I just heard the news that my friend, James Henry, passed away.
I met James at last summer's Oregon Writing Project at Willamette University. James was an amazing man in many ways. He was remarkably social, engaging everyone immediately with his warmth. He was so open that his humility took you by surprise; just when you felt you were starting to get to know this unassuming, kind man, he surprised you with the kind of detail most people would lead with, like the fact that he'd won a silver medal at the Paralympic Games in Barcelona. Walking down the streets of Salem on some of our writing field trips, Jim would run into a stunning number of friends. It seemed everyone knew him, and for good reason; James could make a friend in an instant, and then would maintain that friendship. He continued to correspond with me after the OWP, sending me some of his writing and critiquing mine. James was hit by a car while riding his bike some weeks ago, and suffered sever injuries. He was in a medically-induced coma, but, last I heard, it seemed like he was going to pull through, and I looked forward to many more years of friendship. I'm shaken by this sudden loss and surprised by how much Jim came to mean to me in such a short time. Here's a poem Jim read last summer at the OWP. I liked it so much that I had him email it to me, and now I'm so glad I did, so I can share this little treasure he gave me:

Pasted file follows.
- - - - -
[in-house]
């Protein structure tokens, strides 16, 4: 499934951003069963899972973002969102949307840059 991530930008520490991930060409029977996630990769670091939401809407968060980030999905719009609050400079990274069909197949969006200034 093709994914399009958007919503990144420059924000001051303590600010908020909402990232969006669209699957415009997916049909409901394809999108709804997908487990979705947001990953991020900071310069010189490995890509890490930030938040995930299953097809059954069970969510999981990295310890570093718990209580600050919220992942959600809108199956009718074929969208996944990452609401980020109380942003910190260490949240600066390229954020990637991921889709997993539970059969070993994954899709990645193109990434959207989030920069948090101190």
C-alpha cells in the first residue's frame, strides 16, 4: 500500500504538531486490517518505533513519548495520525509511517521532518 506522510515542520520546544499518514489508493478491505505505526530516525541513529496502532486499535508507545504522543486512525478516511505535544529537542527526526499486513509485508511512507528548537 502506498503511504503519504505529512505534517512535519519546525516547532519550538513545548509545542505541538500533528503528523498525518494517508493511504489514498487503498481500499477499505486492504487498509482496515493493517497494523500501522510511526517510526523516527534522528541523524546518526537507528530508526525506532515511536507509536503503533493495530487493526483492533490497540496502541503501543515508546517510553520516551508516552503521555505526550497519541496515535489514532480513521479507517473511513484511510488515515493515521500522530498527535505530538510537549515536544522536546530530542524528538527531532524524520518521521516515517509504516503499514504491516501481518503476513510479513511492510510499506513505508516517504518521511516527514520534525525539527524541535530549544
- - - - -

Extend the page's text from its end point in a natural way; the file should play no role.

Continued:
Because I have one arm, people stare.
Because people stare, they remember me.
Because I have one arm, swimming is difficult.
Through difficulty I’ve learned the patience of fish.
Because I have one arm, strangers ask how.
Because they ask, I turn strangers to friends.
Because I have one arm, people judge.
Because people judge, I don’t judge people.
Because I have one arm, some things are impossible.
Rather than quit, I master the possible.
Without my left arm, my body has limits.
My body has limits, not I.